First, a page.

The Christian Life Is Impossible. Therefore…..

 
Every so often, I read the Sermon on the Mount, to get back to the basics of my faith.

I read it last week, and had a revelation: the Christian life is impossible.

First-century Israel had no internet, no phone service, no newspapers, no television, no magazines. Books – make that scrolls – were rare and precious and few people could read them, in any case. So in the biblical story of Jesus encountering a crowd of people on a hill, eager to hear him preach, that was his only chance to pass along his message. Whatever he said that day must have been the sum of what he wanted them to hear.

So it is striking to consider what was not in the Sermon on the Mount (Matthew chapters 5-7). It had hardly any theology in it. It had no dogma nor doctrine. There was no reference to a virgin birth, to the Holy Trinity, transubstantiation, a doctrine of sin or of substitutionary sacrifice. He was vague about the question of whether or not he was divine. When he talked about hell, the word he used was Gehenna – the Jerusalem city dump, where unclaimed dead bodies were sometimes tossed. He made no reference to abortion or homosexuality – hot topics in American Christianity today. He didn’t ask the people to believe anything about him. He gave them no creed nor statement of faith. What he wanted was not belief, but action. He didn’t ask them to worship him, but rather to follow him, and do life as he did it. What we get in the Sermon on the Mount is the religion of Jesus – not the religion about the Christ that was created after his death.

He told the people on the mount how to treat each other, how to change their hearts. He told them to love their enemies. But the definition of an enemy is somebody you don’t love. What does it even mean to love your enemy? He told the crowd to give to anyone who asks, to lend to anyone who wants to borrow. How do we run a banking system, then? If we lend to anyone who asks, we’ll have nothing in no time. There is nothing about the Sermon on the Mount that defends the capitalist system, that’s for sure. But what’s the realistic alternative? He said that men should not lust after women who aren’t their wives. Now, heterosexual men can control themselves, channel their sexual desire, and avoid hurtful sexual relationships. But ridding ourselves of carnal attraction is way, way too much to ask. Jesus said that just having sexual desire for someone other than your spouse is the same as adultery, which in the first century, at least for women, was a capital offense. He said that anger was the same as murder. Good grief, if that were the case, we should all be rotting in solitary confinement right now!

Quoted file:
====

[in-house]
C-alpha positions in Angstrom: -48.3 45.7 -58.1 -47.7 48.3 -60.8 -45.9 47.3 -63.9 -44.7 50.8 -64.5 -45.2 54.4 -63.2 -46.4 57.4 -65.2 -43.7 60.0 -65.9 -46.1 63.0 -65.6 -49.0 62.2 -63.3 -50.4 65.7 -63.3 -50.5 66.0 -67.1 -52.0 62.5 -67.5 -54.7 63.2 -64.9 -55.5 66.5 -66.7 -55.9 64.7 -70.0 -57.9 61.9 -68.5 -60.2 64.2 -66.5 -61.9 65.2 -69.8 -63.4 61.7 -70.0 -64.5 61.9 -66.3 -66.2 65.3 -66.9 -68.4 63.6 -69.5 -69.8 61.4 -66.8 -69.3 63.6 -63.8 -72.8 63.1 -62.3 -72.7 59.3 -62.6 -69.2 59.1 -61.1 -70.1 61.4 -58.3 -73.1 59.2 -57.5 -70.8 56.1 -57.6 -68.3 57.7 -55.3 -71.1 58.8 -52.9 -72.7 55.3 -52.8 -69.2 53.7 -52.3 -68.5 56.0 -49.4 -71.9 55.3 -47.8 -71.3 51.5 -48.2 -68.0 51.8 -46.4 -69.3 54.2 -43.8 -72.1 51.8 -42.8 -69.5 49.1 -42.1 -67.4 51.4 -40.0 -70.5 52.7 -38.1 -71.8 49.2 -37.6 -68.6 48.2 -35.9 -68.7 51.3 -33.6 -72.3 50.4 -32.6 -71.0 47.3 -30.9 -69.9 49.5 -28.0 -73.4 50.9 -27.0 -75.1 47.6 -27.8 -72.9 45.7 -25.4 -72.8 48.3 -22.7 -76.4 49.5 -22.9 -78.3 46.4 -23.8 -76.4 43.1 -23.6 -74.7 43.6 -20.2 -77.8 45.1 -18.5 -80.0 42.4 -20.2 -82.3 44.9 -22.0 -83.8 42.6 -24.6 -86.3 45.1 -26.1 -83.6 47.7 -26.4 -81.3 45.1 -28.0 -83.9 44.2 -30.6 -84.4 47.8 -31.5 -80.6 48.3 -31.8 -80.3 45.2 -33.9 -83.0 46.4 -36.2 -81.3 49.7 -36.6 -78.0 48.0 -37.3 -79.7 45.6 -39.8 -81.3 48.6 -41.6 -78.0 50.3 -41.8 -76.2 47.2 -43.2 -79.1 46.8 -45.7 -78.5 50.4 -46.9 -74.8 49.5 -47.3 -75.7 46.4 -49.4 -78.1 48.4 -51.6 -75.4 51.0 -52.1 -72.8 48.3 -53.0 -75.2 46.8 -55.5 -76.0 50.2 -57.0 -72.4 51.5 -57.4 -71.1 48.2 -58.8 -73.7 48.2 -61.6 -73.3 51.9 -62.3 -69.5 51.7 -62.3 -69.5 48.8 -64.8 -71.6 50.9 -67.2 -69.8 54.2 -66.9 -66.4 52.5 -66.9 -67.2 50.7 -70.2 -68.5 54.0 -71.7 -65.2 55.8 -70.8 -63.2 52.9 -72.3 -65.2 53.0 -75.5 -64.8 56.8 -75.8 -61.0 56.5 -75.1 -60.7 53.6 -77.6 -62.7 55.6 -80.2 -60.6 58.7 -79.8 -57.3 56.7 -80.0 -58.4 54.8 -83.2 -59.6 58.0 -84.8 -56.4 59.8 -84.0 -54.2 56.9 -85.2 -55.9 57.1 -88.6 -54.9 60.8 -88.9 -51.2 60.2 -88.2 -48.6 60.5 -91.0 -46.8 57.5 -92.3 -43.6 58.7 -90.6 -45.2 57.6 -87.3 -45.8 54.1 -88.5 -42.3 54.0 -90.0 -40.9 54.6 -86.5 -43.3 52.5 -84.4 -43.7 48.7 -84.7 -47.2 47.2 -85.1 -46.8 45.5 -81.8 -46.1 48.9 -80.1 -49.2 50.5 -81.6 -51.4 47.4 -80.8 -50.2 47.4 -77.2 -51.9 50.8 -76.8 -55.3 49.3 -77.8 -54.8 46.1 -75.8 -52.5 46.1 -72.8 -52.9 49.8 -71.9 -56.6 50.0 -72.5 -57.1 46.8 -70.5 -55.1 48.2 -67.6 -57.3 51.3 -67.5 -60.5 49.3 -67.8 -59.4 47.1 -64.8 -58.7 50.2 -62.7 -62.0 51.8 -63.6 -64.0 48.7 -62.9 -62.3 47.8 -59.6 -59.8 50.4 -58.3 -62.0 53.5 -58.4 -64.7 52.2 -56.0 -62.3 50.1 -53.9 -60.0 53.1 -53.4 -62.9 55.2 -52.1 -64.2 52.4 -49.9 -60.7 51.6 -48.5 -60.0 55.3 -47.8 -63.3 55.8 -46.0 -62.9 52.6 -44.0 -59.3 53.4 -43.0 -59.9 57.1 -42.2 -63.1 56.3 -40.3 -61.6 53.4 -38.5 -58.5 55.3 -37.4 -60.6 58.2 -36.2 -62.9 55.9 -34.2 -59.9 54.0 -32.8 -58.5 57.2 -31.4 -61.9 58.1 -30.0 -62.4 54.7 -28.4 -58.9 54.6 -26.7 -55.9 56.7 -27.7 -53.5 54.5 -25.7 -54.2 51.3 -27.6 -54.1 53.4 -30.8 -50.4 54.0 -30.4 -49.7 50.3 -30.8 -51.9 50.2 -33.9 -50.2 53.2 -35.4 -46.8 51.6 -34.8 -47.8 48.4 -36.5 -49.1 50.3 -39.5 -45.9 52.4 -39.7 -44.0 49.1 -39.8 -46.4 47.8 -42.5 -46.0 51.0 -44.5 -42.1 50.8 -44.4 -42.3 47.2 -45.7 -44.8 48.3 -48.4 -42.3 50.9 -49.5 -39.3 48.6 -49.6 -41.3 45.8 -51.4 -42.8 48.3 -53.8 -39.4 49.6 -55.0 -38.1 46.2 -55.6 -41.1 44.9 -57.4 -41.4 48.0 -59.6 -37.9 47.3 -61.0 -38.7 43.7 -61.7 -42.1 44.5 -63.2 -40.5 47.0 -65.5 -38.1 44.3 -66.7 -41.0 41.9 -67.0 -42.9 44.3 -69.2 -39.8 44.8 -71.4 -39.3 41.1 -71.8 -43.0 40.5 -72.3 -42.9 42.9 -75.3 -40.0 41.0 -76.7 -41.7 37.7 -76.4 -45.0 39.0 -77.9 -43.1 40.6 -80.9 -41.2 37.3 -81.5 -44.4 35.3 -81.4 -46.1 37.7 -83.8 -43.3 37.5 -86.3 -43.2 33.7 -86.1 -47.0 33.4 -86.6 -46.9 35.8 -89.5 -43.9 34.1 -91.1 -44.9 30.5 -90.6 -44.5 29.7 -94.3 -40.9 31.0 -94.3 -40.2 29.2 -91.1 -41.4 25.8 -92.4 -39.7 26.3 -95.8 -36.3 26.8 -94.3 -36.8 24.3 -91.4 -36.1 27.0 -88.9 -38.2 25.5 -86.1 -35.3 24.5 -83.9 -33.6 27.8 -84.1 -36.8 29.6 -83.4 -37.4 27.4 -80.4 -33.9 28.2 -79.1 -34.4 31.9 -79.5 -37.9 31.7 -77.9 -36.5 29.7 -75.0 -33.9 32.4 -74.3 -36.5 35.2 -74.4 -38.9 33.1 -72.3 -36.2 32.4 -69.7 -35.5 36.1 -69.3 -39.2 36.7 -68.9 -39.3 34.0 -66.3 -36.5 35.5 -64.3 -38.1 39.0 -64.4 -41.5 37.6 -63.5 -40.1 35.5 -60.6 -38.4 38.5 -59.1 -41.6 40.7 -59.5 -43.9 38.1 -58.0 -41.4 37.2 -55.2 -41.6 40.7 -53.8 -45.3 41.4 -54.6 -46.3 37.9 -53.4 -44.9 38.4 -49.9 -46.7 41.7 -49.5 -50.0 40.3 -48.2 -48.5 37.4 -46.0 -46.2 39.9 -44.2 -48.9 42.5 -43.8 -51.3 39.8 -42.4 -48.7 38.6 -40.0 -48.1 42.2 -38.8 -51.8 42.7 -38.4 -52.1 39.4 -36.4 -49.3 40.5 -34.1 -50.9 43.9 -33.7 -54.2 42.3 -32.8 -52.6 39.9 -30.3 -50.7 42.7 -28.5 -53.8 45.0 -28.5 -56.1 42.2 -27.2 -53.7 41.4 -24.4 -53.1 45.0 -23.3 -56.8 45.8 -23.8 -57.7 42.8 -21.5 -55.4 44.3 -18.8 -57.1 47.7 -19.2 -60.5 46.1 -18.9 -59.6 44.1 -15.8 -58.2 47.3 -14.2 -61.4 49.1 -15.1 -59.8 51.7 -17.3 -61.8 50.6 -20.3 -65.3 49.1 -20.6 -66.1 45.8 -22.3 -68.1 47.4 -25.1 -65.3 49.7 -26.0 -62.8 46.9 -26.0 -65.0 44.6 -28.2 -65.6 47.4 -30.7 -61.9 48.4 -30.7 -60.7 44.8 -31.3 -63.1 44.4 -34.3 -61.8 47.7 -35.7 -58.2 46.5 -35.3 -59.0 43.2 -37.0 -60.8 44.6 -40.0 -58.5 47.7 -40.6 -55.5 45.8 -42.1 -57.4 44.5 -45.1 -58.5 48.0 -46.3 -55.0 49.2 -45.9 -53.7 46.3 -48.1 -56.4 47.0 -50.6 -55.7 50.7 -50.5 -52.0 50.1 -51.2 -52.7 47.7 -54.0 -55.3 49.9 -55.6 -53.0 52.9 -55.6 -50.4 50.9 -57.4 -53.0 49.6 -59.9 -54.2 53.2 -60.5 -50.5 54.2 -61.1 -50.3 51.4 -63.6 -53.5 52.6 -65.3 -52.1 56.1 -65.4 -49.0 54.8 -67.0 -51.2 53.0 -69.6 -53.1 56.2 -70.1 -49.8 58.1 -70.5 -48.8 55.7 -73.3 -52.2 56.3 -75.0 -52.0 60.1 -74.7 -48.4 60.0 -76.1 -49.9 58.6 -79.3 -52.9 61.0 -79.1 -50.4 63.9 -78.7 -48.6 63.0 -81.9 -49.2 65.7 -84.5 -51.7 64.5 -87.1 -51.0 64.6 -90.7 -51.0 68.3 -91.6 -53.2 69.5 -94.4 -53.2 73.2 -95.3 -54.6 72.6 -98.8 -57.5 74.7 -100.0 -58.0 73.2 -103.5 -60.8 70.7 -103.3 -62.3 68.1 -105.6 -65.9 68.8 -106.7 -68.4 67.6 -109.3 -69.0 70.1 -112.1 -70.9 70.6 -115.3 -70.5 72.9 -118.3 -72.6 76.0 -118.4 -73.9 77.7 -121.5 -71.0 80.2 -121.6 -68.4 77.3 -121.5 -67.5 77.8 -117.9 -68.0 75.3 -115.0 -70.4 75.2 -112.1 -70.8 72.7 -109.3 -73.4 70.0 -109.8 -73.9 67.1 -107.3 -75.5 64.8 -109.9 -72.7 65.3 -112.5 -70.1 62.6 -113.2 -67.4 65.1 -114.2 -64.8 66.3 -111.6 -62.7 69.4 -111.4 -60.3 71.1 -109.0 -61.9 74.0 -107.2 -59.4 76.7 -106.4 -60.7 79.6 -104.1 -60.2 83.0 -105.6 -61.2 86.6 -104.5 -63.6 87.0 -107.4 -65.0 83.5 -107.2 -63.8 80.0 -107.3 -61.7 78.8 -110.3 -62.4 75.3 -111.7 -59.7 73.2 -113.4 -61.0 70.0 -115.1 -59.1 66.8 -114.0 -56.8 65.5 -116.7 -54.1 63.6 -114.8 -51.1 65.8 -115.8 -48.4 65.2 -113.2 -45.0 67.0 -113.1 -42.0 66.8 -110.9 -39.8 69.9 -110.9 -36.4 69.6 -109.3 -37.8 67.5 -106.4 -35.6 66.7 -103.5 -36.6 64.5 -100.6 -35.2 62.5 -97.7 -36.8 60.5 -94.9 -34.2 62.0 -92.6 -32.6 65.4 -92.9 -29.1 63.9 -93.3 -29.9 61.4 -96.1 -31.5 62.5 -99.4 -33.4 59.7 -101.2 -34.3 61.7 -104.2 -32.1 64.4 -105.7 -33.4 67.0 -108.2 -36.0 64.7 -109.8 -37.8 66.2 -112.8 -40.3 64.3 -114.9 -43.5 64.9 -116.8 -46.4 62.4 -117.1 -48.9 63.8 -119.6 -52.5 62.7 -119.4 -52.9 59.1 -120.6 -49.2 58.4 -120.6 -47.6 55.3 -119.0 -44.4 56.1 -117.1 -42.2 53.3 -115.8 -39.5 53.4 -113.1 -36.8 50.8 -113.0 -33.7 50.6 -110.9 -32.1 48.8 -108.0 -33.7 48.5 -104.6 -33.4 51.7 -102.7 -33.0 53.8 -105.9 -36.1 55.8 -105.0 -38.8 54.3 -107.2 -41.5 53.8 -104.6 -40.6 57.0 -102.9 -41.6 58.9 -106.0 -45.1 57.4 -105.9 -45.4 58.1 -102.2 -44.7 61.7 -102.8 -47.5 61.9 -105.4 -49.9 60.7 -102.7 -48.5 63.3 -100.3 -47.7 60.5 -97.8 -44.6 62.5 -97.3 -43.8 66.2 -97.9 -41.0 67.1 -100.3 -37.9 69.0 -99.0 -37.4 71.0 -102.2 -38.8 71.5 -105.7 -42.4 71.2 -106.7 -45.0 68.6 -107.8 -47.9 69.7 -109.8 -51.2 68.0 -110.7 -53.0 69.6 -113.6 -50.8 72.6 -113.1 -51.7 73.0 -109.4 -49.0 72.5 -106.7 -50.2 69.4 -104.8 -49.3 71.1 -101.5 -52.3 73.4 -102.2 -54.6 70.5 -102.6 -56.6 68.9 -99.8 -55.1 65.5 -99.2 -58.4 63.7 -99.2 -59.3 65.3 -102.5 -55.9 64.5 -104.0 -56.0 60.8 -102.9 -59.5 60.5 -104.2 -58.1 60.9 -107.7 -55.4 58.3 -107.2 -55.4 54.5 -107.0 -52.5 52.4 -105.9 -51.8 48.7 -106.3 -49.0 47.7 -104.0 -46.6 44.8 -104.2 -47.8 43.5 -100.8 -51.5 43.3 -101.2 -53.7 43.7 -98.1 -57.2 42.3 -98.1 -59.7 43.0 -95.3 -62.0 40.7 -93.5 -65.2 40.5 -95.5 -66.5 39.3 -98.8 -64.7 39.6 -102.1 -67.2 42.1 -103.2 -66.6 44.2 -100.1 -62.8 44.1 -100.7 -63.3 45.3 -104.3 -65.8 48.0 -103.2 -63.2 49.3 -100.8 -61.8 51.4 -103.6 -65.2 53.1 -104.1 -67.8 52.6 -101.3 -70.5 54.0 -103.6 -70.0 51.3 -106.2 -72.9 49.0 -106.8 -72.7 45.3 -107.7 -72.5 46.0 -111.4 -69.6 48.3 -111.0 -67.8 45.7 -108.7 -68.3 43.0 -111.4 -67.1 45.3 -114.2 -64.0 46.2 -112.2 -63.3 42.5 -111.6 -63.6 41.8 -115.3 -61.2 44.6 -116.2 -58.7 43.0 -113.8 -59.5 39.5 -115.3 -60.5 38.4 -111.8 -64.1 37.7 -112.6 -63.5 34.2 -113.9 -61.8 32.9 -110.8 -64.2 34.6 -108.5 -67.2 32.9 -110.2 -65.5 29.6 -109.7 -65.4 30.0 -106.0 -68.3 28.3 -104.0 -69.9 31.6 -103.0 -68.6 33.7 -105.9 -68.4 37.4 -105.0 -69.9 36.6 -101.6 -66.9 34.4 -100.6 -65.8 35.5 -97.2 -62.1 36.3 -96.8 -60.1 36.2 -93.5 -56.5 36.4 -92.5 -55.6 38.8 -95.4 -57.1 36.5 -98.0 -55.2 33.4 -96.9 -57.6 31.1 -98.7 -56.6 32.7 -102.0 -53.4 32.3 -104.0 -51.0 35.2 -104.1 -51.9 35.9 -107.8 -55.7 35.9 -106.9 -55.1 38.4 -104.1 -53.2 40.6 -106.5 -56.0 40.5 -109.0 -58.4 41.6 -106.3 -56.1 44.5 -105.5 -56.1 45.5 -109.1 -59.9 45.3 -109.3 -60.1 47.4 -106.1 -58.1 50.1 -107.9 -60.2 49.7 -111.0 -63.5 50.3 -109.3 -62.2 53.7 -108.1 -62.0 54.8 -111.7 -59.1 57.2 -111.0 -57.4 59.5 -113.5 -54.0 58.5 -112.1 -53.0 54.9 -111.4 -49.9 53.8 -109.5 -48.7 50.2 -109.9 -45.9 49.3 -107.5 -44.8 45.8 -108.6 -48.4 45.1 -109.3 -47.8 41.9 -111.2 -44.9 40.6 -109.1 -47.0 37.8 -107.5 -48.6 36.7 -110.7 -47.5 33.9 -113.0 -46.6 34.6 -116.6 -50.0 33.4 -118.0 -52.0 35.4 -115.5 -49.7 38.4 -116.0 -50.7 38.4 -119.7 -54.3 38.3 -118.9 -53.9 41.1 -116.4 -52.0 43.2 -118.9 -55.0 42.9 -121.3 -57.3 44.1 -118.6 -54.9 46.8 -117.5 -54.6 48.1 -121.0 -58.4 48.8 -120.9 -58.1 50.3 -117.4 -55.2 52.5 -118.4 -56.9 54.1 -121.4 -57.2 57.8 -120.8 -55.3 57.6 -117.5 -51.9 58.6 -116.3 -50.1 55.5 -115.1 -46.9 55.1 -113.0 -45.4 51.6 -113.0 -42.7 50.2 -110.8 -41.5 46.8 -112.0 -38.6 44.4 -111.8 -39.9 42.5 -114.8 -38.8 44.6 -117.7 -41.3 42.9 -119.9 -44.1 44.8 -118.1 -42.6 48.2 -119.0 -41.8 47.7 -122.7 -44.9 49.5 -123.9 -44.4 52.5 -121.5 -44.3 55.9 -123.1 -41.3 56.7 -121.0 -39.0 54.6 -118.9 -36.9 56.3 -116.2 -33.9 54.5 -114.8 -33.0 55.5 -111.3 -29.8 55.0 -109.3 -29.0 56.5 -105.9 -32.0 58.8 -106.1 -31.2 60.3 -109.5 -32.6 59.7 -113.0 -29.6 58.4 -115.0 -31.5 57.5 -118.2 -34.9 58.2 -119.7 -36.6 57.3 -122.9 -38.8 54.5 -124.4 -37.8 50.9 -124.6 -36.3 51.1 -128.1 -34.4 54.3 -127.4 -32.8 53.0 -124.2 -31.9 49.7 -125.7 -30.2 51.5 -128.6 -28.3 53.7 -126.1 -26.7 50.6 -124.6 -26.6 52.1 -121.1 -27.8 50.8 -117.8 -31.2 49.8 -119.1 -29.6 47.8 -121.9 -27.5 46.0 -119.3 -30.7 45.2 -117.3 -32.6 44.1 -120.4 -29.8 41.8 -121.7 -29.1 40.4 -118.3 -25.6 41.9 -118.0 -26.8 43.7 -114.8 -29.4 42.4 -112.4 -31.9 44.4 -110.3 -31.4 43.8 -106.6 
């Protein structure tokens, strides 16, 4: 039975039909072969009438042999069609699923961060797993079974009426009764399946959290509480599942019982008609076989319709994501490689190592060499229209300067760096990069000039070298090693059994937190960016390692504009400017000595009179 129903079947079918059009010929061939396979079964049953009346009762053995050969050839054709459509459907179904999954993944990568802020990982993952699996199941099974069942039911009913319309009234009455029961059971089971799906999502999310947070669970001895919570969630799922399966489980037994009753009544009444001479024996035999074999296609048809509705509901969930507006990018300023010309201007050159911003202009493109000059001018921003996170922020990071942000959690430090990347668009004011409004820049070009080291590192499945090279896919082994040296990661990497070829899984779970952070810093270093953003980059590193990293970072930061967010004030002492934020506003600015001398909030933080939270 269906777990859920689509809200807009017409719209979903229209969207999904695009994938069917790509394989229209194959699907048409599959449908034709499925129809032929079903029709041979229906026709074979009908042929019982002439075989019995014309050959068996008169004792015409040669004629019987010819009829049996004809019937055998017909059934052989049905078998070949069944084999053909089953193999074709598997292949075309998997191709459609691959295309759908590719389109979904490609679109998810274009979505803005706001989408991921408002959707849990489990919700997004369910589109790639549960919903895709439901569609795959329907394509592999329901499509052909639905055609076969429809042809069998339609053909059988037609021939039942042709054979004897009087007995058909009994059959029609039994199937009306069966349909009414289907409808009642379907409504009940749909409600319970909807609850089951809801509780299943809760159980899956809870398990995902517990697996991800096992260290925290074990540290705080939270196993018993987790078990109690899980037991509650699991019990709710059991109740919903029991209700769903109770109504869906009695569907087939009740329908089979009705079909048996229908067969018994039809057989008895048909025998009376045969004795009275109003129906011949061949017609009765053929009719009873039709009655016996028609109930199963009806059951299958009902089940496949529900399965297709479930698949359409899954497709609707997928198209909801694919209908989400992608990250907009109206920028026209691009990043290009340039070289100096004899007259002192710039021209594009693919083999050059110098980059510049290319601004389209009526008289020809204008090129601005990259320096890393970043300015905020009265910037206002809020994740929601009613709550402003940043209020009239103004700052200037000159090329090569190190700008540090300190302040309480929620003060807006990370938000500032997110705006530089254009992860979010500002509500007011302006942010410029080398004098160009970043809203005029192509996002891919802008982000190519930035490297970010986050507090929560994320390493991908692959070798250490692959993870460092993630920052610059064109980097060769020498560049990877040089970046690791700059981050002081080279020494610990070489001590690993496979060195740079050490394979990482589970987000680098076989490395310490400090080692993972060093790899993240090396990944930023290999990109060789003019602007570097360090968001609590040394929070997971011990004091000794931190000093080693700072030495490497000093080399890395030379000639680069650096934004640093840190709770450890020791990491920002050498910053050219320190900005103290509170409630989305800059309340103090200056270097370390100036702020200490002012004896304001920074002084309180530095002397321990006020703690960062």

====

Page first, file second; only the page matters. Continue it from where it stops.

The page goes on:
He ended his list of absurd expectations with this shocking demand: be perfect, even as your Father in heaven is perfect. Well, we’re far from perfect, and we’re never going to get there. Maybe you saw the new Mr Rogers movie. So beautiful and inspiring – I wept through the whole thing. He might have been the nearest to perfect goodness that our country has ever seen, but he was married. His wife knew perfectly well that he was not perfect, as every wife or husband knows about their mate. Mine certainly knows it about me!

So as I read again the words of Jesus in his Sermon on the Mount, I was boggled as never before at its outrageousness. I wondered how this wild and crazy speech was passed down for all these generations. It’s so extreme, and the idea of succeeding in following it is so implausible.

Yet it has gripped the hearts of untold millions. At the age of sixteen, I heard the passage about loving one’s enemies read aloud, and there was an explosion in my soul. I felt love radiating out of my chest. I realized that it was incredibly hard to love one’s enemies, but it was beautiful to imagine being able to do it. “Challenge accepted,” my youthful heart responded, and that decision set me on the course of my life.

I was young and idealistic enough to think that I could actually do it. Now, at age 65, having amassed a list of enemies, I have awakened to the realization that it is impossible. This is my Fearless Sunday confession! But I’m still in. All in. Now I get it that the Sermon on the Mount is a list of ridiculous expectations. But I want to keep working at being perfect, even as the Cosmic Source of all life is perfect. Because God is at the center of my being, and as long as I’m awake to my divine nature, I can move in the direction of kindness, forbearance, forgiveness, humility, patience, restraint, and creativity. This perfection is already inside of me, yearning to come out. Becoming perfect is way, way too much to ask of me or you or anyone. But by asking it of us, Jesus attracts us toward it, awakens us to its presence already in our hearts. Jesus asks me to follow. While I may lag far behind, I’m sticking with this journey for the rest of my days.

You don’t have to believe anything to be a Christian. Believing stuff is easy for some folks. But religious beliefs are trivial compared to loving your enemies, which is insanely difficult for everyone. Just this one passage from the Sermon on the Mount would be enough to occupy a person for an entire lifetime. To be a Christian is to strive to be Godlike despite crazy obstacles. It is to say: “Challenge accepted,” and start the never-ending journey.

The Christian life is impossible. Therefore, let’s live it, following Jesus as far and as fast as our stumbling feet can carry us.

Rev. Jim Burklo, Associate Dean of Religious Life, USC
Website: MINDFULCHRISTIANITY.ORG Weblog: MUSINGS Follow me on twitter: @jtburklo
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Associate Dean of Religious Life, University of Southern California

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